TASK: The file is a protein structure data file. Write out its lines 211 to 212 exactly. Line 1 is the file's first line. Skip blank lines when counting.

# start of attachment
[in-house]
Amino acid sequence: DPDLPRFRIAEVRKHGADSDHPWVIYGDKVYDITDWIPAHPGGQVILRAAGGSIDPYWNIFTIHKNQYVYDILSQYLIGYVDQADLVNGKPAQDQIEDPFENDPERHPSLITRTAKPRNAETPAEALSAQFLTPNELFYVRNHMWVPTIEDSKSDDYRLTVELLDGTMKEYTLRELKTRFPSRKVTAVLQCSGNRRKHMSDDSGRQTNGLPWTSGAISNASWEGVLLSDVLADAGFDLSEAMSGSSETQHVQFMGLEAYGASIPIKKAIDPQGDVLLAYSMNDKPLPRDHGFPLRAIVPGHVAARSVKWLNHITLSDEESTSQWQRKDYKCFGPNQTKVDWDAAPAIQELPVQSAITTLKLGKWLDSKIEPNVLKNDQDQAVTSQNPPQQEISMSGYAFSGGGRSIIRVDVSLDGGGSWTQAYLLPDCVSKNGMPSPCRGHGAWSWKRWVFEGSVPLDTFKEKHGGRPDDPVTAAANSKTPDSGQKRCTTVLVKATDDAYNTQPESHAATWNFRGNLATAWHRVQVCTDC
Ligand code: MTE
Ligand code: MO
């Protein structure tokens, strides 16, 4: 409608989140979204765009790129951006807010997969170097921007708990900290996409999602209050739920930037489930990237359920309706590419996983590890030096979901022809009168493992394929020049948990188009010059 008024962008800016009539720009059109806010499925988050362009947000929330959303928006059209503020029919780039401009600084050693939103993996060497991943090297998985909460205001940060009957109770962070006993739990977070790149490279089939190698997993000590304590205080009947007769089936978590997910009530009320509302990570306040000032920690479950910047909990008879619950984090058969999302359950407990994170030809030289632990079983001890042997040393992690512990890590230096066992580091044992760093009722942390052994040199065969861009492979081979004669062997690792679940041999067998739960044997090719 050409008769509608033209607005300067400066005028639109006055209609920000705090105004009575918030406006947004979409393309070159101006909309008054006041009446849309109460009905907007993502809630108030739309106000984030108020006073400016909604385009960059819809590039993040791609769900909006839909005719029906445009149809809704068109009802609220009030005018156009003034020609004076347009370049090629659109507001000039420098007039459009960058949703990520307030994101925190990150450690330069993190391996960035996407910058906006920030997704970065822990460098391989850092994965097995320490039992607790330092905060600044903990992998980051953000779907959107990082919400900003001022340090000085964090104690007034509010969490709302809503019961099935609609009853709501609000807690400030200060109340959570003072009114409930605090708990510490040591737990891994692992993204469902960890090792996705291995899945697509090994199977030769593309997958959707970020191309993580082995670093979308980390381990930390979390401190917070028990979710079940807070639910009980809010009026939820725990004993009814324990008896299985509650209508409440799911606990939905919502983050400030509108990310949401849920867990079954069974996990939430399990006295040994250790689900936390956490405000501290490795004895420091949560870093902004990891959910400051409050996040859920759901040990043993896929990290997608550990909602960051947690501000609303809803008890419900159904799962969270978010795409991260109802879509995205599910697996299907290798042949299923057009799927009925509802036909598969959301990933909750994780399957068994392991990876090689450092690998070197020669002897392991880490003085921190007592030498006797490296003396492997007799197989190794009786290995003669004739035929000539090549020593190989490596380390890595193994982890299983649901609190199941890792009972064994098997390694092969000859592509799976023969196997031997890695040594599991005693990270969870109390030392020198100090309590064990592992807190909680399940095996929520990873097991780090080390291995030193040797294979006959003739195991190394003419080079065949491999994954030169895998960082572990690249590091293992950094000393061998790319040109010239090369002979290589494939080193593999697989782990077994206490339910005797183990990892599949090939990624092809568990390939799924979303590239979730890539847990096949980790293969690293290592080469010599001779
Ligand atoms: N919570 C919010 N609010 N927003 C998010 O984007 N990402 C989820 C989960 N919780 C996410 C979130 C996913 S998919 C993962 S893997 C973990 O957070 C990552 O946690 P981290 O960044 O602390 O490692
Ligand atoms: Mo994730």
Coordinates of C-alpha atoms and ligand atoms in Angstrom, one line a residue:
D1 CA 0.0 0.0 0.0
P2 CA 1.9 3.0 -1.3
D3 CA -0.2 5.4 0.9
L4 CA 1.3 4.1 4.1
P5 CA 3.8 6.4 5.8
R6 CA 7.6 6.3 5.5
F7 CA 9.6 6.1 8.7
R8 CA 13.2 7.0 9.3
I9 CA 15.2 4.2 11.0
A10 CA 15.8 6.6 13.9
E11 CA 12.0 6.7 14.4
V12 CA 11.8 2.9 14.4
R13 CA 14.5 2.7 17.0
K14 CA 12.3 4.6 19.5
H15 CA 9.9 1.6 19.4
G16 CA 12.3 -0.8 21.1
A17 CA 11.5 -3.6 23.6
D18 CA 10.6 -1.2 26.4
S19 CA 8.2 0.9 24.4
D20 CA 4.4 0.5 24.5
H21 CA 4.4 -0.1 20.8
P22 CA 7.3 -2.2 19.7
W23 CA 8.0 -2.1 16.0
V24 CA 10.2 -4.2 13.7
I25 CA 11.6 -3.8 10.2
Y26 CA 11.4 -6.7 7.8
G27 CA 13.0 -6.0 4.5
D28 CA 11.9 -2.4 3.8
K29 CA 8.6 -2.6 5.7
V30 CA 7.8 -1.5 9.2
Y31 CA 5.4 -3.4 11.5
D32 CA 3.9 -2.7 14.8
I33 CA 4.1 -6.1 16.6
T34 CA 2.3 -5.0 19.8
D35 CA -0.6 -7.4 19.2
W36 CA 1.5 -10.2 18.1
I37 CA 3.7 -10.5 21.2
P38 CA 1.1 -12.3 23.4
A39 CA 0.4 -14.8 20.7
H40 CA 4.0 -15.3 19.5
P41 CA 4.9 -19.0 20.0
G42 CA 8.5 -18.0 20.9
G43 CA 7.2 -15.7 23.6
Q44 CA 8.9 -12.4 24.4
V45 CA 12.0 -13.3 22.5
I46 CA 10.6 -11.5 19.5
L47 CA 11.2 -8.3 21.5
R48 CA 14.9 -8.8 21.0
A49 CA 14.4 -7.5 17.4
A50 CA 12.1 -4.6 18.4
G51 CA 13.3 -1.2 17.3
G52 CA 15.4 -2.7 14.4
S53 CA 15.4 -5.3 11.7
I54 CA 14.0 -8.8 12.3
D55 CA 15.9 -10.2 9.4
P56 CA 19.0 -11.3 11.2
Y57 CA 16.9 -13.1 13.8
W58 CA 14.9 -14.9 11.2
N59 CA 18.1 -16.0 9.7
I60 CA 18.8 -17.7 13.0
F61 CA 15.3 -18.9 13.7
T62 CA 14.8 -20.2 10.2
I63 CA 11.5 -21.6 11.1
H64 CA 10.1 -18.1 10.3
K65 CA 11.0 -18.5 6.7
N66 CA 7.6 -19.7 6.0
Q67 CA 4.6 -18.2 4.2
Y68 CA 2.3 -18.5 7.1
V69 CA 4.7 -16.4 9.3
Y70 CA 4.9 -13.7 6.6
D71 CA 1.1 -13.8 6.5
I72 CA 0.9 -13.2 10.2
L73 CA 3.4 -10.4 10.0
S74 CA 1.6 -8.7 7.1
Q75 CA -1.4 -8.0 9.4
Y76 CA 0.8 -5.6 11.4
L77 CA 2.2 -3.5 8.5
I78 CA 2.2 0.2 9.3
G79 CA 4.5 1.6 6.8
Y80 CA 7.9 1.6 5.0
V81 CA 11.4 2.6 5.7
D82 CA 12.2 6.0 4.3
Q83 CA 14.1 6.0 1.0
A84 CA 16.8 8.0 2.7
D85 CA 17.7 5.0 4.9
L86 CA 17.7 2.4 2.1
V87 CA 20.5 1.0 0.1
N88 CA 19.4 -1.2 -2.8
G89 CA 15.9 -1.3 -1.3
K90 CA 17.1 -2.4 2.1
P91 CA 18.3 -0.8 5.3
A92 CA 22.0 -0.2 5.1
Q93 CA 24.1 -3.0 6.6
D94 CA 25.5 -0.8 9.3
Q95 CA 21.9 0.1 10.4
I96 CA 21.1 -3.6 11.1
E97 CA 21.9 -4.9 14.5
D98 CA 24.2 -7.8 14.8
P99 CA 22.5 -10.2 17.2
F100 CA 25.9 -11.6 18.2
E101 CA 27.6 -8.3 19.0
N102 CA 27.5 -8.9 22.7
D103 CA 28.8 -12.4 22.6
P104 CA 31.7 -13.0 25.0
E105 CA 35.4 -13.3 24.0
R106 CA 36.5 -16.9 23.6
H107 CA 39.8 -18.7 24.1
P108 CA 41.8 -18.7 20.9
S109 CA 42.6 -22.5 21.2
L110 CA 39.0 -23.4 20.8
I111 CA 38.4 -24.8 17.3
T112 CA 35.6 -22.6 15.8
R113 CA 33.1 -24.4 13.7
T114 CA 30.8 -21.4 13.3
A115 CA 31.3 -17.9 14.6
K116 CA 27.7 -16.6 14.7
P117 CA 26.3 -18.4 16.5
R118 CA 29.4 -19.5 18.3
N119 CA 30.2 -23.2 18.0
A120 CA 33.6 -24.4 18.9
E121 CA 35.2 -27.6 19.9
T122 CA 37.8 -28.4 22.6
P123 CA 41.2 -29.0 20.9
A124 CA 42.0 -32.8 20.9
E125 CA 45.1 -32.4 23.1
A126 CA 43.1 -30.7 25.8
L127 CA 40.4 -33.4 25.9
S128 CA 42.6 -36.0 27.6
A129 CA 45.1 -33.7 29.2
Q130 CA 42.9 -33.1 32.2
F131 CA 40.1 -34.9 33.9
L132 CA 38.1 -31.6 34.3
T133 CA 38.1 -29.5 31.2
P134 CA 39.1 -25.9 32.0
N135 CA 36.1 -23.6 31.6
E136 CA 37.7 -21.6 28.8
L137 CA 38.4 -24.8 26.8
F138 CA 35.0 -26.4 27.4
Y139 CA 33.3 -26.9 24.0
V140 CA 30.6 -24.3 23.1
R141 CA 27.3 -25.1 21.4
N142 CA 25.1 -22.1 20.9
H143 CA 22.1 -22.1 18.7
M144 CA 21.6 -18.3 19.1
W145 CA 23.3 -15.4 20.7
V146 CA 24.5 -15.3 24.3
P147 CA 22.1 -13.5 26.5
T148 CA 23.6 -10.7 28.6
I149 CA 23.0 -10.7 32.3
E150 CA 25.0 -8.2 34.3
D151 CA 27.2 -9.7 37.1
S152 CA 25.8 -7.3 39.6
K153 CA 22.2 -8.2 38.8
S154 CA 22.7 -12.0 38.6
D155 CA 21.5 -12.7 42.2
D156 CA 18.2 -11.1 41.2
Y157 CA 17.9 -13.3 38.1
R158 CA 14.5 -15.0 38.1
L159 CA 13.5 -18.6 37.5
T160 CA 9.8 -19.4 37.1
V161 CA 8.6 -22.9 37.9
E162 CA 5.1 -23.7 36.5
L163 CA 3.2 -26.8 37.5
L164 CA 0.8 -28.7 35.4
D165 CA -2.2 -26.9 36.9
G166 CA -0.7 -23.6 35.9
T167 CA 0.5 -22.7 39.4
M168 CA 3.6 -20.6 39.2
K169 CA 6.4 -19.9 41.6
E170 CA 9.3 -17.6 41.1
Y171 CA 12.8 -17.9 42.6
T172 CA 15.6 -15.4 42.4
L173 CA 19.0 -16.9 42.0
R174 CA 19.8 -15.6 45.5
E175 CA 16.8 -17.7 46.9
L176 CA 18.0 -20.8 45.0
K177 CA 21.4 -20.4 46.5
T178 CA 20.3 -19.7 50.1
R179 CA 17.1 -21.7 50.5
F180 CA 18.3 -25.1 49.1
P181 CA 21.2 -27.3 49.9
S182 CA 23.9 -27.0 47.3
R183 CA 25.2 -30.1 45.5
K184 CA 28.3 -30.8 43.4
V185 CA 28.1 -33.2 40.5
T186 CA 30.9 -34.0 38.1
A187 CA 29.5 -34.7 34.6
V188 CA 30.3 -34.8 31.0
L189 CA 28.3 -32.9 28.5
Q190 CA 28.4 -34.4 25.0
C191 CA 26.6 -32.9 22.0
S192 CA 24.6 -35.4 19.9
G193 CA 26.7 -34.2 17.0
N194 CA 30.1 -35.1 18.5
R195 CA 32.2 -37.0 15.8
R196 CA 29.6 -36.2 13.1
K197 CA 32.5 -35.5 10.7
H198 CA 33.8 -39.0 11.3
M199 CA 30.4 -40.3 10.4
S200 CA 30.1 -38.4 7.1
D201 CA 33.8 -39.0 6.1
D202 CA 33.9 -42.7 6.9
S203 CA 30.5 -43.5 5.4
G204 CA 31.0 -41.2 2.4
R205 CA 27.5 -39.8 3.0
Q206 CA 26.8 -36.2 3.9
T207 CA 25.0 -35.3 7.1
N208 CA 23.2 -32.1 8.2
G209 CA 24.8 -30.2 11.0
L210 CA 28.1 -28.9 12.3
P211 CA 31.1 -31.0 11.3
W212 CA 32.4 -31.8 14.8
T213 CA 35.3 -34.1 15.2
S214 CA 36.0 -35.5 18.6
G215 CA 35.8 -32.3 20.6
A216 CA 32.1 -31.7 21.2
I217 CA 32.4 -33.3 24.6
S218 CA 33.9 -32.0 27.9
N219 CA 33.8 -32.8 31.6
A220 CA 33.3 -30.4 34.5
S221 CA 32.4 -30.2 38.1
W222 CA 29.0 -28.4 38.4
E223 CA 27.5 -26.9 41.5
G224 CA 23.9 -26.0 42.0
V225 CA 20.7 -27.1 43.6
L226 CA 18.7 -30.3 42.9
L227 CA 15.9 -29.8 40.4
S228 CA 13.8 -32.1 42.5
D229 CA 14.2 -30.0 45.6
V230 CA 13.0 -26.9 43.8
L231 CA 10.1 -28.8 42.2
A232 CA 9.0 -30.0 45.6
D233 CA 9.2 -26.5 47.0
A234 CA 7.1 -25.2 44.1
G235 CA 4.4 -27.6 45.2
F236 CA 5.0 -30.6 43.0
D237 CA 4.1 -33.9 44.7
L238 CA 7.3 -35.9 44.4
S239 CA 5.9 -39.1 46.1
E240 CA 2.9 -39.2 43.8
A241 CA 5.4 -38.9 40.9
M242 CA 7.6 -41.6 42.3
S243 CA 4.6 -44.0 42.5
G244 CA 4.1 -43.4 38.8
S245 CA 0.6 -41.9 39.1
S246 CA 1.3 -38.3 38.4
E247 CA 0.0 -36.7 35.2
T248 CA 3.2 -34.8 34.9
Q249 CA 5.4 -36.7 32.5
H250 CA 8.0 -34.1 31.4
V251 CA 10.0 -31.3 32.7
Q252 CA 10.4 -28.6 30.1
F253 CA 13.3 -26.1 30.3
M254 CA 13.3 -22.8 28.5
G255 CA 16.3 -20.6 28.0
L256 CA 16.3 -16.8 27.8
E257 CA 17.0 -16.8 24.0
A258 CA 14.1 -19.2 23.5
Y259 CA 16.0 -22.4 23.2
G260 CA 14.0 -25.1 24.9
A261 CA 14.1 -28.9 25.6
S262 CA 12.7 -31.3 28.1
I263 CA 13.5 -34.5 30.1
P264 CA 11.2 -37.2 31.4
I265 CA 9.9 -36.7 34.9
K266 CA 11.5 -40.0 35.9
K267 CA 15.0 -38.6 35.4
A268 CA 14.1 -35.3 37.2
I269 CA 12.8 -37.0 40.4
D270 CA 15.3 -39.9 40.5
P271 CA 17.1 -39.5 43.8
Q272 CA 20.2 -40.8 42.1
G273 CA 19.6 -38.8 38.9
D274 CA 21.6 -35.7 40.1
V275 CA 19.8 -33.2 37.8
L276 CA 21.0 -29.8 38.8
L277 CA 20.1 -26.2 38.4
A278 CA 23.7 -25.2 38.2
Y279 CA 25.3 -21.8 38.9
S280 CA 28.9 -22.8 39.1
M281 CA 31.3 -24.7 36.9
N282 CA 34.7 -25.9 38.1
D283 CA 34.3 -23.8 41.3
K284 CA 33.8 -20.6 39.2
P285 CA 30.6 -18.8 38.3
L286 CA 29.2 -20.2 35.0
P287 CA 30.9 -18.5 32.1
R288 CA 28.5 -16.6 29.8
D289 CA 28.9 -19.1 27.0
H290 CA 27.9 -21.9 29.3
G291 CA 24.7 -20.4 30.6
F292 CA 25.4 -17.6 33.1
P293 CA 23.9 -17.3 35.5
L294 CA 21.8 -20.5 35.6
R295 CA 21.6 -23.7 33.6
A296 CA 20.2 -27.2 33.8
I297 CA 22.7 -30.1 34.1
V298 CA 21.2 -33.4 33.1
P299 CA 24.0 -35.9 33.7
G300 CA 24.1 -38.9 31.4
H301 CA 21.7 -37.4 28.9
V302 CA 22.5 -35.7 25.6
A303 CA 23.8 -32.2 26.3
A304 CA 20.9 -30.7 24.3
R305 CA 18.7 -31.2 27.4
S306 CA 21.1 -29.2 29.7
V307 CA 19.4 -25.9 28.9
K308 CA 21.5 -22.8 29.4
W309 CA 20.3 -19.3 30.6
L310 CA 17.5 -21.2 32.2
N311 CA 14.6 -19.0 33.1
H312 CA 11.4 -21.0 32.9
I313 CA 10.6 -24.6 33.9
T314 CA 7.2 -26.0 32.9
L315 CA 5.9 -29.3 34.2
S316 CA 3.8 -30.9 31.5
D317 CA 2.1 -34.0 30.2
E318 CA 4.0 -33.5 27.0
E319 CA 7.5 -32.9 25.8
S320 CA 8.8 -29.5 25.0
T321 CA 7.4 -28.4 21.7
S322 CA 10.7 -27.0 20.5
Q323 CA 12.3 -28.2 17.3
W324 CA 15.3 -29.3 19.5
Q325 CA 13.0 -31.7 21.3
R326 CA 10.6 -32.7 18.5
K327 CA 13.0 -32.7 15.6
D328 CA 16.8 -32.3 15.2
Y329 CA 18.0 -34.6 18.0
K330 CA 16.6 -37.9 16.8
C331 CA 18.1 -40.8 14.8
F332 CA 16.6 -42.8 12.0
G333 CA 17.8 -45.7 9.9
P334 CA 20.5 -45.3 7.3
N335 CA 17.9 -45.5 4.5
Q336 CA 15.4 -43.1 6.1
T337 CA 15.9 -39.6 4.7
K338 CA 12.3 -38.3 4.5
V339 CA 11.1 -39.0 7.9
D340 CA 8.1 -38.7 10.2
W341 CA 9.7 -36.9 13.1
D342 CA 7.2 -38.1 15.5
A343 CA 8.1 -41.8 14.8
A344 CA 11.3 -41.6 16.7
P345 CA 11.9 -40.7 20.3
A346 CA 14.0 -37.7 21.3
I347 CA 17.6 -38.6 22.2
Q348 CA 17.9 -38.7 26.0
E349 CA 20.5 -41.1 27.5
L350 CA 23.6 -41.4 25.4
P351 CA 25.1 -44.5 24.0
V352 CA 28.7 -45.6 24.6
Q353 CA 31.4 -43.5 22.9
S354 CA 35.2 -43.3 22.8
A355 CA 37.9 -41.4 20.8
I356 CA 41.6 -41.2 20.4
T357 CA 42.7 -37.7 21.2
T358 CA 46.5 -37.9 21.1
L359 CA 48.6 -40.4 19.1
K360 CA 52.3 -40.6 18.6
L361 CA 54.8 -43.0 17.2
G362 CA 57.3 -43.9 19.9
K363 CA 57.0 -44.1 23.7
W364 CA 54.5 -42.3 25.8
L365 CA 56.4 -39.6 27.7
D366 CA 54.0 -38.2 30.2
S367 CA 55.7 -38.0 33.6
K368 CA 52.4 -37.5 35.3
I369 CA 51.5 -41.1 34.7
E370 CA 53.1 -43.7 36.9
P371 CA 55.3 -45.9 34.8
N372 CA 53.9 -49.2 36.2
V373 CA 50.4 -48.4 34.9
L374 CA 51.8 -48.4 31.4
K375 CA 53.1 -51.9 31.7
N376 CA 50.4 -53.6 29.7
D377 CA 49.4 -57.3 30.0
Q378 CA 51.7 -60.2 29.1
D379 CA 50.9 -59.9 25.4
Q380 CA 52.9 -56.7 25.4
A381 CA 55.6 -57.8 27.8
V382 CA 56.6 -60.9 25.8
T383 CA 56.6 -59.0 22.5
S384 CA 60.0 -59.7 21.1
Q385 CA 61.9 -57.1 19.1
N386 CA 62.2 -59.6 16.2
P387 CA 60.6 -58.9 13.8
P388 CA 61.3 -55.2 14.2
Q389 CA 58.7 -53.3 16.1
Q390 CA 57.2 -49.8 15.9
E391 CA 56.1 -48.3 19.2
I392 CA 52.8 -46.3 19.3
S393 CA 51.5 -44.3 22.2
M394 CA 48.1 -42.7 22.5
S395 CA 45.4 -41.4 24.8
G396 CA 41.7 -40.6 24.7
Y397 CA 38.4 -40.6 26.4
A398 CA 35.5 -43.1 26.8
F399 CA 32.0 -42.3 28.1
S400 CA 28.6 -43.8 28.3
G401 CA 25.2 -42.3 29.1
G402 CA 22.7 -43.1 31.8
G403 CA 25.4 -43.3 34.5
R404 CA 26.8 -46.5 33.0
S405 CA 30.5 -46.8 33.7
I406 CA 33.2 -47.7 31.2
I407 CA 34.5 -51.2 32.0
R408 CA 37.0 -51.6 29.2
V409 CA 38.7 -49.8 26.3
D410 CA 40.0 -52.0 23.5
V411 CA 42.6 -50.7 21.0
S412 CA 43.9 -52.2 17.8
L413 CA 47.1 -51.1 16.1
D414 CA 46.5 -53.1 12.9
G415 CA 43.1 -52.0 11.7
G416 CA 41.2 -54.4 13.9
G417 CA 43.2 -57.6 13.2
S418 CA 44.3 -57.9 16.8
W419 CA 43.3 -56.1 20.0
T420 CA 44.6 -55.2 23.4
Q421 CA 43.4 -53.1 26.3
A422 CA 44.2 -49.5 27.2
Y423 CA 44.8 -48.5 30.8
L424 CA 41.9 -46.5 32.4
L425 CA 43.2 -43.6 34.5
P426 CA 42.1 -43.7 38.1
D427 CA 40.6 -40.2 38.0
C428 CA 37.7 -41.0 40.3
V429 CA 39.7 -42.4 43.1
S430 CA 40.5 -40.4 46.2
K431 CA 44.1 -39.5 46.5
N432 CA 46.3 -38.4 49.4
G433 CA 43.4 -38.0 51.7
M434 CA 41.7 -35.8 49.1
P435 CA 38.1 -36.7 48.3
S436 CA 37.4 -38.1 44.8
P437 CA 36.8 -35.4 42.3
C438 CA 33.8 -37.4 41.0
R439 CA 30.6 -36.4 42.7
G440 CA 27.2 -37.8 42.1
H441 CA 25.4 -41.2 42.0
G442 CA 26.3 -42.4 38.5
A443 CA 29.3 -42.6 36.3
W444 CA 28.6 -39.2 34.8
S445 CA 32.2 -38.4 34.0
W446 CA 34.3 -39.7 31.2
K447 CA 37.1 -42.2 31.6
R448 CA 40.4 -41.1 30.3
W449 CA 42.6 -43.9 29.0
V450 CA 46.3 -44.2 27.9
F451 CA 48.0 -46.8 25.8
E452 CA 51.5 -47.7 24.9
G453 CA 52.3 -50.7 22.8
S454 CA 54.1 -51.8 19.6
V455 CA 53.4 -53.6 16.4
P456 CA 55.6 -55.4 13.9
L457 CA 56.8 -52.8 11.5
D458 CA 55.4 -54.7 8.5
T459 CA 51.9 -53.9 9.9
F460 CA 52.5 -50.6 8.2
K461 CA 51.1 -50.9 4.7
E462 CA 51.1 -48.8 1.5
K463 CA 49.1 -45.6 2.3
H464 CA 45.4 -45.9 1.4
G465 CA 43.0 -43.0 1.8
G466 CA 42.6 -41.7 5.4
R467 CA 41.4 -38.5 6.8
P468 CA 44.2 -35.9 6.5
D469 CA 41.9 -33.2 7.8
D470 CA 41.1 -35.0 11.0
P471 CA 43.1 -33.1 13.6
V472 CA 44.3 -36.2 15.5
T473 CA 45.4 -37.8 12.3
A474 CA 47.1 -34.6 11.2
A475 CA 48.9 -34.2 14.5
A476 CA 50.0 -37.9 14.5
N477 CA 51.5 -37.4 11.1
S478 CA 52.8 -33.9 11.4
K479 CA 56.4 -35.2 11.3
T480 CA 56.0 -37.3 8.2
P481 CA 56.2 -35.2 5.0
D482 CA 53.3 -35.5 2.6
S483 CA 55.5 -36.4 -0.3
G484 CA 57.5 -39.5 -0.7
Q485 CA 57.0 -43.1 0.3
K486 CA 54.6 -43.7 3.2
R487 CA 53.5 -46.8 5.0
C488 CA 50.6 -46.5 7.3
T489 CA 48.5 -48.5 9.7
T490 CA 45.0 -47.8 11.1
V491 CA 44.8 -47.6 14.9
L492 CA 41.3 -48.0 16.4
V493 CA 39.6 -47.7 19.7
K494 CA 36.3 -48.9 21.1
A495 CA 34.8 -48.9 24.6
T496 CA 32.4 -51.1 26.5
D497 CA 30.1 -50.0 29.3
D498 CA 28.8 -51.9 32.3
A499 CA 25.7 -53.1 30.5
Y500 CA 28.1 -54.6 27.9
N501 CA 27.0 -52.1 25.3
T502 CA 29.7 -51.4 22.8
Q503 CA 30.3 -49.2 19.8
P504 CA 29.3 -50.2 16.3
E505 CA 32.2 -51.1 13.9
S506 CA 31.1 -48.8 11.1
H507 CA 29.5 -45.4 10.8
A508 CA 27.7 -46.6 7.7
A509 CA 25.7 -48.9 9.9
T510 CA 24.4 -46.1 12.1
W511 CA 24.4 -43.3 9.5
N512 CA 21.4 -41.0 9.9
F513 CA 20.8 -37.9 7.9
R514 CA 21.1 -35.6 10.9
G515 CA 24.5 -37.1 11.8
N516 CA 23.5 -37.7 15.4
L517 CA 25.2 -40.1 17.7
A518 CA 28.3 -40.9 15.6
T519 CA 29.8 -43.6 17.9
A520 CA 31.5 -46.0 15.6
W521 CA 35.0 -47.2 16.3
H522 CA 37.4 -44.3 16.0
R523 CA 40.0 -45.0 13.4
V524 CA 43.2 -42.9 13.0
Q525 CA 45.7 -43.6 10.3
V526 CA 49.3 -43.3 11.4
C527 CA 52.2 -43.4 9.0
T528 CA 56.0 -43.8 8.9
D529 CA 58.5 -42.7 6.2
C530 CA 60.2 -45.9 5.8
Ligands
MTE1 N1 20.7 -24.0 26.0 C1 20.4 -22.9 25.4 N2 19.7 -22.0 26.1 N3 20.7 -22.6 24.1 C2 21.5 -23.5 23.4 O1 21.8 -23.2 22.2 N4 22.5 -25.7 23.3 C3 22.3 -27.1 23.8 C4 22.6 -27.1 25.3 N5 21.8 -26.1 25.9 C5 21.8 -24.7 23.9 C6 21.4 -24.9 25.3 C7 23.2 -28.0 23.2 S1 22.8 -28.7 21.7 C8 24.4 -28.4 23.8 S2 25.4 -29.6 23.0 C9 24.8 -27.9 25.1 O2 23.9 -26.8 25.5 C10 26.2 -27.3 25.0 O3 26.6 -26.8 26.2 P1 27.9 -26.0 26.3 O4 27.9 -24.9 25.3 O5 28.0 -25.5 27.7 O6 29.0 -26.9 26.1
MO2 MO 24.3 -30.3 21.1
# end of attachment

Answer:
S203 CA 30.5 -43.5 5.4
G204 CA 31.0 -41.2 2.4